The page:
The movie downloads on the iTunes Store are flowing from Disney, 20th Century Fox, Warner Bros., Paramount Pictures, Universal Studios Home Entertainment, Sony Pictures Entertainment, as well as the major indies Lionsgate, Image Entertainment and First Look Studios.
The move already is paying off: Six of the top 10 iTunes movie sellers as of today were released to DVD within the past couple of weeks, led by “Cloverfield” (April 22). None of these titles were available for iTunes rental.
Only a couple of this week’s DVD releases are up there, but chick-flickers can score “27 Dresses” and “The Diving Bell and the Butterfly.” All of these films are available for download on Amazon’s Unbox.
The lag time for movie downloads has made this business look kind of goofy, with digital product running a couple of months behind the home video window. So count this as a major victory for Steve Jobs’ bid to make the iTunes Store a dominant player in movie downloads.
This delay time is critical to film studio economics. The studios, movie exhibitors and the home video distributors and retailers have been fussing over the release window since the first Betamax hit the shelves. The window (delay) continues to close, to cinema owners’ dismay.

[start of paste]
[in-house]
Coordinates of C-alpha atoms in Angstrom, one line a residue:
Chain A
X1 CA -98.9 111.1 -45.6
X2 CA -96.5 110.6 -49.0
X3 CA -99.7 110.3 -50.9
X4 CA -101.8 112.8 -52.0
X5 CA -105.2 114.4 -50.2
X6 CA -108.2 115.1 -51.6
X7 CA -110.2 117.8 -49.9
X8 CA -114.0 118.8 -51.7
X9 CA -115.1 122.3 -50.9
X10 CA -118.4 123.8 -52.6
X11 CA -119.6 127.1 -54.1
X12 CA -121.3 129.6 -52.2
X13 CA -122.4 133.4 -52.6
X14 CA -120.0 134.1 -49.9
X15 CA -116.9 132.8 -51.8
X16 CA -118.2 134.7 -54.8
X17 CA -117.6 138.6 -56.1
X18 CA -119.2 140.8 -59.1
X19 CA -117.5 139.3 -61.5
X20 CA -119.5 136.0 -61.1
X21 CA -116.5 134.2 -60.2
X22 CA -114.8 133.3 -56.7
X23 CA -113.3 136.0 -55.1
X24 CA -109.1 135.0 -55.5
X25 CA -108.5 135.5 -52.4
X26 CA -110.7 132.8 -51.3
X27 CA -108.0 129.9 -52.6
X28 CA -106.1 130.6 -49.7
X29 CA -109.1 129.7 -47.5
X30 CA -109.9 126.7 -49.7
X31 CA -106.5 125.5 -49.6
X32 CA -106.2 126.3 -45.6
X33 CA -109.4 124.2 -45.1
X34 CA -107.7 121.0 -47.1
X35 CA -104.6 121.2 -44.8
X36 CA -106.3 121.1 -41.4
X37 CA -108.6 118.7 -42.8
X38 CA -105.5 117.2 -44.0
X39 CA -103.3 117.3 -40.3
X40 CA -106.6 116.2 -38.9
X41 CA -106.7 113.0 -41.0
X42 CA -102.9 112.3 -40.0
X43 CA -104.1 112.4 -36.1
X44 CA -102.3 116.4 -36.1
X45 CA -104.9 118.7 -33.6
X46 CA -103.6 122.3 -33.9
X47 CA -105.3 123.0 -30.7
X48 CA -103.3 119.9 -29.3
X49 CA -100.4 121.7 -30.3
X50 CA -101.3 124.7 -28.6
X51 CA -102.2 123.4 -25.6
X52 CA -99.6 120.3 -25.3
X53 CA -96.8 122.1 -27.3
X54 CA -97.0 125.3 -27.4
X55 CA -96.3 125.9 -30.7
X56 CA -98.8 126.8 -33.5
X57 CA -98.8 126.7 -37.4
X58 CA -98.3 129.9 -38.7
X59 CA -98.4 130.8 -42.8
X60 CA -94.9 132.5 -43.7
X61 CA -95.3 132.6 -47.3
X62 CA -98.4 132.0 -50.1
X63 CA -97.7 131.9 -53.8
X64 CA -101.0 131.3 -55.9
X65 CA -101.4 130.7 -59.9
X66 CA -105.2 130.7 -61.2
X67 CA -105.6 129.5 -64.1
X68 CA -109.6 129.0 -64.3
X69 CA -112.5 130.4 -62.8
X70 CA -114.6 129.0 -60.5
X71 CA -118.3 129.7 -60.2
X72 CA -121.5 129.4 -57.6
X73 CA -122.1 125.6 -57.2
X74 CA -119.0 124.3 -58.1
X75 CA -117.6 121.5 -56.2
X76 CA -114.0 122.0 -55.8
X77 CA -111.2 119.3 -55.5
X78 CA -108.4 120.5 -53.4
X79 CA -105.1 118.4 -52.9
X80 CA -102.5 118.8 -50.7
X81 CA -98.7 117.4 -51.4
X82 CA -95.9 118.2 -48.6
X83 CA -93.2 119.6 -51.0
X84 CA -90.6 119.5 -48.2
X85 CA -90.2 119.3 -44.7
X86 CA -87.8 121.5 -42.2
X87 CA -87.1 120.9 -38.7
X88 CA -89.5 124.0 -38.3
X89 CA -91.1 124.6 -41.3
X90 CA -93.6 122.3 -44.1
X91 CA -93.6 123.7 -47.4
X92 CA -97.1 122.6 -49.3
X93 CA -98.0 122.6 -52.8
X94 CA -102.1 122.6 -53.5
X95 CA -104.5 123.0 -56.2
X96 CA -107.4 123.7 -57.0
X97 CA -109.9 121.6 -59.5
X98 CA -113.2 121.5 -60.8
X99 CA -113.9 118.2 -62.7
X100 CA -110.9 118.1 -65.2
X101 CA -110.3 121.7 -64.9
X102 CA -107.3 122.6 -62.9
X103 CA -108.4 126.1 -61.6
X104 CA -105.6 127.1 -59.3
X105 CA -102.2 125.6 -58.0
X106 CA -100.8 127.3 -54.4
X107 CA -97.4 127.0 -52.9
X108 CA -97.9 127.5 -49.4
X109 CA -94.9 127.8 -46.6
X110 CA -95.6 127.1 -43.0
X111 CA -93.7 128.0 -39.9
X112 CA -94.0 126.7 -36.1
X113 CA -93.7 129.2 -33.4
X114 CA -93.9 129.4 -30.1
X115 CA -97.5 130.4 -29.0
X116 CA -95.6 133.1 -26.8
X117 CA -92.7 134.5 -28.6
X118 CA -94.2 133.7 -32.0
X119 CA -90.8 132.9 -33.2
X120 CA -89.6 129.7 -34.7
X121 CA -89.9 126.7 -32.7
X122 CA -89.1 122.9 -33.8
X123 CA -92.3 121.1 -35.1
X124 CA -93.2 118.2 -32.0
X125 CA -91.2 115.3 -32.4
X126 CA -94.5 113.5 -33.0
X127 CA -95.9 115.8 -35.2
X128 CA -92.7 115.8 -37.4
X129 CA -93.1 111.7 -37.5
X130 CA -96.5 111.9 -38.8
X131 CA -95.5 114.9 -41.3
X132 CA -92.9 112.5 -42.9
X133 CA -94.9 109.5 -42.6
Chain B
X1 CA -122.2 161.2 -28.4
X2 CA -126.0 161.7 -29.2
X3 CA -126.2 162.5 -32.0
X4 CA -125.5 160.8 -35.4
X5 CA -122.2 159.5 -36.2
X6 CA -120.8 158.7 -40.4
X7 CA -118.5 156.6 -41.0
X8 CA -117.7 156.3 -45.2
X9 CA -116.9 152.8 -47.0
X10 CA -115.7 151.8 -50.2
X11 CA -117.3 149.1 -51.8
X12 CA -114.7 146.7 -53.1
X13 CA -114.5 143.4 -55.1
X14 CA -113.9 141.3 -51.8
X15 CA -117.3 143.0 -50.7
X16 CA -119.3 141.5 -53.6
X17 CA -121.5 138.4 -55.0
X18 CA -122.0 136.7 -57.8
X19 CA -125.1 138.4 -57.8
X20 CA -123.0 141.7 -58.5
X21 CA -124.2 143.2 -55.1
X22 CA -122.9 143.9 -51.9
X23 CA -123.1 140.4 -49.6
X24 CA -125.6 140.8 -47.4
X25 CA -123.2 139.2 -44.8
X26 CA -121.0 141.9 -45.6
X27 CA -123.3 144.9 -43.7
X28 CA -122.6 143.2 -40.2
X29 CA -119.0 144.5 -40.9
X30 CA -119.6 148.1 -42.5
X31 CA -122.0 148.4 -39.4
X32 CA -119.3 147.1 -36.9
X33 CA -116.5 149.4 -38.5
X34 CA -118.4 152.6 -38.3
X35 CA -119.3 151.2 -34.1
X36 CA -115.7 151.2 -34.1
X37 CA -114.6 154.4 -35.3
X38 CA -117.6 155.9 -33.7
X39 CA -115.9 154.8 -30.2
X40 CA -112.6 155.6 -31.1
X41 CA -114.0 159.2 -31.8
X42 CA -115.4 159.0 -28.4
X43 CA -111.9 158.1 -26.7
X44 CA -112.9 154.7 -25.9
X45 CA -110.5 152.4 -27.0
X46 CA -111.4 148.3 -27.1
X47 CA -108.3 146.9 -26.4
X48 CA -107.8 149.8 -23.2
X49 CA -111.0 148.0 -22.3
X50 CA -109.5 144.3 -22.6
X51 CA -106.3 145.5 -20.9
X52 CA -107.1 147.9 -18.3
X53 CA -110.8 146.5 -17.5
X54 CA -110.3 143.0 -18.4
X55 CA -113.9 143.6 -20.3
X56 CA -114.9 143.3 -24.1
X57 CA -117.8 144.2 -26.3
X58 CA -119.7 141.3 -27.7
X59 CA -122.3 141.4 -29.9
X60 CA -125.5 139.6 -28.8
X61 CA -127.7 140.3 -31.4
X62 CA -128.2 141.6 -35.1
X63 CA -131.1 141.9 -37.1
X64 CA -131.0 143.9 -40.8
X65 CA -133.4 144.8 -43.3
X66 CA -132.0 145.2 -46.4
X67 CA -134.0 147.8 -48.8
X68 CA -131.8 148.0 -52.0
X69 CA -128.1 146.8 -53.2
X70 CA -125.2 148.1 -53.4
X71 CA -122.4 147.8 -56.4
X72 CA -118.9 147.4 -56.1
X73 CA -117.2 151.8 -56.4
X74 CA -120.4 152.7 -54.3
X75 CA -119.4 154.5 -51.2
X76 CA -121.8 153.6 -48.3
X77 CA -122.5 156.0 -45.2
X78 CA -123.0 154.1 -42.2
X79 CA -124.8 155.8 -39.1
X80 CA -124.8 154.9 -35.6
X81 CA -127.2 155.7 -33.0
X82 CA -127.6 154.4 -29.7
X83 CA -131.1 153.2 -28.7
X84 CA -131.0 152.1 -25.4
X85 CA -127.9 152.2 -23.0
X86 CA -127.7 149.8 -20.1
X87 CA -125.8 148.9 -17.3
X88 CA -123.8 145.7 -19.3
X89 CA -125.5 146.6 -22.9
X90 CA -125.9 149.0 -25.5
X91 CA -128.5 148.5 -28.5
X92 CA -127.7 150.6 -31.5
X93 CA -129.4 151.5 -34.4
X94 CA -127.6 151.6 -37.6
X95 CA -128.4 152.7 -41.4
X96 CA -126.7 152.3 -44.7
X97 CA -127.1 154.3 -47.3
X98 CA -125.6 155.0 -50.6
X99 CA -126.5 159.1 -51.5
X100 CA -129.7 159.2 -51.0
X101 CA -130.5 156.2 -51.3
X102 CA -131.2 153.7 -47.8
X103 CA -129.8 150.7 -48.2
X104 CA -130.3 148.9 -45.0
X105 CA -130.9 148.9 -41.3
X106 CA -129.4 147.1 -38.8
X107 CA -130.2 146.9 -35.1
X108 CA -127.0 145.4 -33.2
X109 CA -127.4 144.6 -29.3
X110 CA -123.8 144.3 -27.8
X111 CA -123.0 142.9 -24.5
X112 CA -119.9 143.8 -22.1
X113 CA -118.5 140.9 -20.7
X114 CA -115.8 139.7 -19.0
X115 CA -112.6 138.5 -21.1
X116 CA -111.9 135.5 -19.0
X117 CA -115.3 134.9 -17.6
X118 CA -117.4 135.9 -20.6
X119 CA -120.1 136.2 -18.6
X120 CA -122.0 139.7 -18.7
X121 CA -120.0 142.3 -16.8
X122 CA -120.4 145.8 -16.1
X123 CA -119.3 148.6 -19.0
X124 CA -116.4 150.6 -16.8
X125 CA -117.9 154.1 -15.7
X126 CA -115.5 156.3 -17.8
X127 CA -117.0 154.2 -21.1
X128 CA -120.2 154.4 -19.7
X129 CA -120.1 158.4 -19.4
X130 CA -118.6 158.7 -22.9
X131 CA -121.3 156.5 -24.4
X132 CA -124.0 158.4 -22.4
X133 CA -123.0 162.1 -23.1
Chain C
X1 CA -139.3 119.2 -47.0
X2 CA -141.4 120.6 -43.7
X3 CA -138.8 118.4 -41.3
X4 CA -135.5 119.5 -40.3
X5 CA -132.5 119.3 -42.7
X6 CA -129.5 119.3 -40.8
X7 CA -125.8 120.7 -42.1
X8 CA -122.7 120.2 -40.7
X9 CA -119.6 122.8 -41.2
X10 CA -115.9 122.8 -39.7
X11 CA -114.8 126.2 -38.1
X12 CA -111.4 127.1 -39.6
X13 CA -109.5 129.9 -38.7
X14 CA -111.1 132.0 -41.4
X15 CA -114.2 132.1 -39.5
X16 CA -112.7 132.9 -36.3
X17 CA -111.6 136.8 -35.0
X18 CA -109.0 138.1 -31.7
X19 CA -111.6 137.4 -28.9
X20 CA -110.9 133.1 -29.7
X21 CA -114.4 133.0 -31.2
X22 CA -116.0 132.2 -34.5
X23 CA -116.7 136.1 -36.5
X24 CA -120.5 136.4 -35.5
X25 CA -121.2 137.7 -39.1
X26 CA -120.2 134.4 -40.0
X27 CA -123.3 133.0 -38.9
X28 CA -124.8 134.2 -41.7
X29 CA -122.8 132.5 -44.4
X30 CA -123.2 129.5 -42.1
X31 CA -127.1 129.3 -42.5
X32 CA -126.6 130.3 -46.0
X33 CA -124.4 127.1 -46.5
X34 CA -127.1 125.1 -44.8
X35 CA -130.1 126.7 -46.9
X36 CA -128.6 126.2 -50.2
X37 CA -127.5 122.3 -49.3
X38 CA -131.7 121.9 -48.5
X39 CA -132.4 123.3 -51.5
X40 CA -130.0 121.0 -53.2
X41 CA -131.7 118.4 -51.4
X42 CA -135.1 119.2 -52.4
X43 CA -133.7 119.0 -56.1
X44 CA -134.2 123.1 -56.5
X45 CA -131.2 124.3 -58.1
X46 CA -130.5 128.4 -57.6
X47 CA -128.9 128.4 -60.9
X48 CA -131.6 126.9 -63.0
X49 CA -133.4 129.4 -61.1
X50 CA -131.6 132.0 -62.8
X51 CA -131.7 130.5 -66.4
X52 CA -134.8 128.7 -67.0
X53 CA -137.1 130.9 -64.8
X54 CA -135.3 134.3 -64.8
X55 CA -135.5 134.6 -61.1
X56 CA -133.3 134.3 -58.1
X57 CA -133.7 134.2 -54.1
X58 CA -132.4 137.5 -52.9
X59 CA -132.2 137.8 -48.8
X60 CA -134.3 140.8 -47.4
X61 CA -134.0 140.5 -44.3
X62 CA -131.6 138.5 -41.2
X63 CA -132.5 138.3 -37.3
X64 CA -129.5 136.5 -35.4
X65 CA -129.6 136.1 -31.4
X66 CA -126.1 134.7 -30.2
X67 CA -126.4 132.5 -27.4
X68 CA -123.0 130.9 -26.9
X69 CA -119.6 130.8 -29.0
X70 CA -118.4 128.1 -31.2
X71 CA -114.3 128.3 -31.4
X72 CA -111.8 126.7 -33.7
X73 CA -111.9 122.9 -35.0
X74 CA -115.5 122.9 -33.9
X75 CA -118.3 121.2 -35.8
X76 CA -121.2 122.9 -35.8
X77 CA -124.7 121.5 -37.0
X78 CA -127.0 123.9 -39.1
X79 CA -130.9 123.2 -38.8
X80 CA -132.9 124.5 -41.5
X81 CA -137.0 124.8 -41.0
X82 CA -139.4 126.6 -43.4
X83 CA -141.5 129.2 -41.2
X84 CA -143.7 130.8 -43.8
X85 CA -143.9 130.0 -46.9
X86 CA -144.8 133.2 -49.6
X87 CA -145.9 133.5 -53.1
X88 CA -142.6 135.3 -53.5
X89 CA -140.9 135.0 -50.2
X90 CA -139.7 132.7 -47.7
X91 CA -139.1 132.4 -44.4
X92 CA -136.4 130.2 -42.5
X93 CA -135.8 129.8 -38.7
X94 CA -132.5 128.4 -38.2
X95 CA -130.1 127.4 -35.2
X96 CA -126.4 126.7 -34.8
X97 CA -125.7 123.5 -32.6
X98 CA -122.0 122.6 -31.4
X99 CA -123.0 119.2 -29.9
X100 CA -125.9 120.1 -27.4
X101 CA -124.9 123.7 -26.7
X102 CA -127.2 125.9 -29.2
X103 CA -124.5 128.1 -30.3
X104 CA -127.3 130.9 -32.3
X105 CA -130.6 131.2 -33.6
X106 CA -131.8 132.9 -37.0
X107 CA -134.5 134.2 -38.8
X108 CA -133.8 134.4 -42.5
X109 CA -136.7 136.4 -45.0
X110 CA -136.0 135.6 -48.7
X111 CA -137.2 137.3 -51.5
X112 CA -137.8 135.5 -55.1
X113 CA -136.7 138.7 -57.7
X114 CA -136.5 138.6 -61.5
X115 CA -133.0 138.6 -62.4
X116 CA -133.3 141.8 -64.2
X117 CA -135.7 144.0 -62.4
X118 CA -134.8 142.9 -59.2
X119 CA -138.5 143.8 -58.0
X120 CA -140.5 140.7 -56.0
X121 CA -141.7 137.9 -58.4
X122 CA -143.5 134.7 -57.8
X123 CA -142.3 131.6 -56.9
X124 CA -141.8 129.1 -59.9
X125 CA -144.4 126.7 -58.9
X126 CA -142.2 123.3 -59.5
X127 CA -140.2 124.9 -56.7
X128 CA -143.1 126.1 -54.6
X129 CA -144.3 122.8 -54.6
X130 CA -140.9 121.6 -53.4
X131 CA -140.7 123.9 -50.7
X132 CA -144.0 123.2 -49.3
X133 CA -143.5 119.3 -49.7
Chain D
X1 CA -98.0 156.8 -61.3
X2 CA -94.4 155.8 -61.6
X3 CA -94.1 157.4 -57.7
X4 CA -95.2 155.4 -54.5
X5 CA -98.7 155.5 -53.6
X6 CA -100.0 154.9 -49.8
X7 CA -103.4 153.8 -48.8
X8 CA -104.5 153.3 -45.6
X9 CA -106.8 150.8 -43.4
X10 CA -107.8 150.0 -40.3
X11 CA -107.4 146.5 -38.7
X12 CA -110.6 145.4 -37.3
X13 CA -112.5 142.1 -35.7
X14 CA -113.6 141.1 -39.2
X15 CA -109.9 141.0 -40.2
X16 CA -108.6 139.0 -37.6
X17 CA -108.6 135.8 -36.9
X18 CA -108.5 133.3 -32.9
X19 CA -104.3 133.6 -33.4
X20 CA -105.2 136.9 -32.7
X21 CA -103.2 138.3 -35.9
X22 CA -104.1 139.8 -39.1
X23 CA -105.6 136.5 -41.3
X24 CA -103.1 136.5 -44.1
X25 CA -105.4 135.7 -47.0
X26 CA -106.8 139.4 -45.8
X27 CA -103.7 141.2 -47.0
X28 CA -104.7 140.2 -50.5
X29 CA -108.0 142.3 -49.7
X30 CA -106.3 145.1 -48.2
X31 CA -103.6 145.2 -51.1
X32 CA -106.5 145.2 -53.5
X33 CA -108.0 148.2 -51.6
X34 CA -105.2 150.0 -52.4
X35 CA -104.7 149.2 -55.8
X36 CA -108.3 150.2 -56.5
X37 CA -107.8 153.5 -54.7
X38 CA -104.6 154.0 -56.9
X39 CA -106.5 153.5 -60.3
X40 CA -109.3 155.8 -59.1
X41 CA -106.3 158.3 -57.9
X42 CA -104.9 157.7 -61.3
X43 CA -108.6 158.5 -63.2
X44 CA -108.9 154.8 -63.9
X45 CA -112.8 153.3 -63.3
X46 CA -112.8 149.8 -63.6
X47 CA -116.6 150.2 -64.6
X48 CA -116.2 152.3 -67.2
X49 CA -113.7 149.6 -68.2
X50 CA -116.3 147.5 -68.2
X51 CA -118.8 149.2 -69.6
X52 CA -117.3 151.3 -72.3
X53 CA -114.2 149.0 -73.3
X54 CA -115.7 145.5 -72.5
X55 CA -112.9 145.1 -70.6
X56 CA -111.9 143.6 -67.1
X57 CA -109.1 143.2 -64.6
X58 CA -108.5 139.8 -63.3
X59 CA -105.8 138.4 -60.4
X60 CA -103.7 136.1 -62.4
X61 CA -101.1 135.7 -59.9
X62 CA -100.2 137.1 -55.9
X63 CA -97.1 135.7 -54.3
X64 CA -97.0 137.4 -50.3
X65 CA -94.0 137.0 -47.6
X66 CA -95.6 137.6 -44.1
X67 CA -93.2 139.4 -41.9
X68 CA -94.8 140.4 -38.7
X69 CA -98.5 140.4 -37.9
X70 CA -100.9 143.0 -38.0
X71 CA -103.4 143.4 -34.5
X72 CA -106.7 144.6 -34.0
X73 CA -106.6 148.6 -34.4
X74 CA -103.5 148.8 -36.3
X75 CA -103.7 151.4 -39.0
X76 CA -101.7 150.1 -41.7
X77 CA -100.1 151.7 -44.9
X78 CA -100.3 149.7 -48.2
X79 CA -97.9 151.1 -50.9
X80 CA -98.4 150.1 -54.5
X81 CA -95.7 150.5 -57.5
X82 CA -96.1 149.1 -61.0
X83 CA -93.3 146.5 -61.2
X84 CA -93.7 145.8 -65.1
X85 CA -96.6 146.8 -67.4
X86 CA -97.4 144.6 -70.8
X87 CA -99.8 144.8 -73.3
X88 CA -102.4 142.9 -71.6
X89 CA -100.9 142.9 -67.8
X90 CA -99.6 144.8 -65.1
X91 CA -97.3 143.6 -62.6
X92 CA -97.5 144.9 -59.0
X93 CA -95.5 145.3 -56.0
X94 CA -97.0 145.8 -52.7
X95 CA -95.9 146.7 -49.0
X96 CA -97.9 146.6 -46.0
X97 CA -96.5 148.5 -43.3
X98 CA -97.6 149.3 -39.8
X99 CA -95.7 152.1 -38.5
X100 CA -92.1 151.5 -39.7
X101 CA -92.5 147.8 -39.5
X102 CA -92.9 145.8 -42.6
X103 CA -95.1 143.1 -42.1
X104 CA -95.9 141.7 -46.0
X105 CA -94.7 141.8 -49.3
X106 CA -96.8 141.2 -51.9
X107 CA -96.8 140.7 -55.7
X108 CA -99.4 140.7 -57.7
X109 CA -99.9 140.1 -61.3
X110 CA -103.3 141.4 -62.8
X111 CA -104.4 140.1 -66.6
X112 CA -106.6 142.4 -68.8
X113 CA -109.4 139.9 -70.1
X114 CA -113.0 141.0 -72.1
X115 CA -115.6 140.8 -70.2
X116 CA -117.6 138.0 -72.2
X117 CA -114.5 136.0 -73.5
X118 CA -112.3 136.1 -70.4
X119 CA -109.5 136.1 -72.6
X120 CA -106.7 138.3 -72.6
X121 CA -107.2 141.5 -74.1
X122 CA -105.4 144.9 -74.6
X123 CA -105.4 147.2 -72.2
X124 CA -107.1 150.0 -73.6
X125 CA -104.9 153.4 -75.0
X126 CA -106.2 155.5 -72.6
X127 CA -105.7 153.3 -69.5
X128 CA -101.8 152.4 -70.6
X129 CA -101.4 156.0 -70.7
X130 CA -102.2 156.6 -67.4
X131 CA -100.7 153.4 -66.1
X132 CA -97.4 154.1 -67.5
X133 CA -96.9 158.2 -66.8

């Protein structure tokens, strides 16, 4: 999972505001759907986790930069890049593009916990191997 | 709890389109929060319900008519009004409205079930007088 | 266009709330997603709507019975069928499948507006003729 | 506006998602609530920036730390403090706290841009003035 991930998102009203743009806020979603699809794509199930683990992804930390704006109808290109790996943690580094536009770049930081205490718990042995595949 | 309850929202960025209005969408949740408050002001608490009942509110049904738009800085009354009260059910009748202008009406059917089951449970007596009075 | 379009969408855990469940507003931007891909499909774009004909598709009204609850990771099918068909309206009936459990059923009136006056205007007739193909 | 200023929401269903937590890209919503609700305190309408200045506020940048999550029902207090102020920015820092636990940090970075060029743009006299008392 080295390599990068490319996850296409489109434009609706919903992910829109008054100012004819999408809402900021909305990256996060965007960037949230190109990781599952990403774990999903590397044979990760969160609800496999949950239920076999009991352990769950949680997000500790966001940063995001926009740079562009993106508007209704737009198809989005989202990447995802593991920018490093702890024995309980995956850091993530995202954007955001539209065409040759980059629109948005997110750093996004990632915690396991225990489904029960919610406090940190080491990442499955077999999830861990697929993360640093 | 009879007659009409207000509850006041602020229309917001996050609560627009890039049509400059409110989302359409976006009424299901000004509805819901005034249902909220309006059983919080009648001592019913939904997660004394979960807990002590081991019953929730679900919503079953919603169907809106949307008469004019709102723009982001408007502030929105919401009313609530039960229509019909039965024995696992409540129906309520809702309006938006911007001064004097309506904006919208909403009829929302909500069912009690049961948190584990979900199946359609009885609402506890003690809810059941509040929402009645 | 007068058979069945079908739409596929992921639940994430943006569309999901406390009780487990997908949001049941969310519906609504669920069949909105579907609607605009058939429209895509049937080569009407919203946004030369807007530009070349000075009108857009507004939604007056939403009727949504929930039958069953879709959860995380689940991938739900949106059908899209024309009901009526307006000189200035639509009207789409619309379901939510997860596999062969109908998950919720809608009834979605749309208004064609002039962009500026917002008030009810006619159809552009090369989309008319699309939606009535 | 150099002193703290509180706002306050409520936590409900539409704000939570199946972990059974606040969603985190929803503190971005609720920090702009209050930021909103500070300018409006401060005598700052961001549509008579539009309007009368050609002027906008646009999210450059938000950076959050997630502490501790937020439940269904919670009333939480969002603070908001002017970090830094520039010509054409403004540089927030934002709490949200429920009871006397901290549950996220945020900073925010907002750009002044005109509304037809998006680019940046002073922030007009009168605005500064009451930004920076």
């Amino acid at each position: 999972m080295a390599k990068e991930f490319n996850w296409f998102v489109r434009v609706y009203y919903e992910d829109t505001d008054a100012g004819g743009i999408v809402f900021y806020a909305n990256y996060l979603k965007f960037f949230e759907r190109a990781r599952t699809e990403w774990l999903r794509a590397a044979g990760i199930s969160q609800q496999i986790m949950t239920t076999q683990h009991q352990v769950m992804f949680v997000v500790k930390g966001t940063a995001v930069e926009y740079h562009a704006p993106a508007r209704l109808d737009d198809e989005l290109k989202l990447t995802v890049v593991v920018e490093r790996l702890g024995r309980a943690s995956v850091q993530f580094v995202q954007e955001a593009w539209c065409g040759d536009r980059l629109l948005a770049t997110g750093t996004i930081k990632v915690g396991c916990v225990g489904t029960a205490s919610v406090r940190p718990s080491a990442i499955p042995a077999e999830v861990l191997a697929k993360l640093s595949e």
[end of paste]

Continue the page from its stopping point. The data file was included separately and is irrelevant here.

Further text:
Apple’s press corp is struggling with the day-and-date concept.
The iTunes press release states: “New releases available for purchase on the iTunes Store this week, concurrent with their DVD release, include “American Gangster” and “The Diving Bell and the Butterfly.” Sounds good, except “American Gangster” came out on DVD months ago. And, ironically, “Gangster” was a victim of big-time BitTorrent downloading shortly after the theatrical film came out.
iTunes also is selling “Juno,” “Alvin and the Chipmunks” and “Walk Hard: The Dewey Cox Story.”
The big news came out on the fifth anniversary of the iTunes Store, a massive world-changing success in the music business.
Netflix stock, trying to recover from a quarterly earnings warning that sent it down 24%, took another hit with today’s news of the iTunes movie download deal. On a terrific day for the market, NFLX took a 3% hit. AAPL was up almost 3.5%. (Disclaimer: I own Apple and bought Netflix on the big dip.)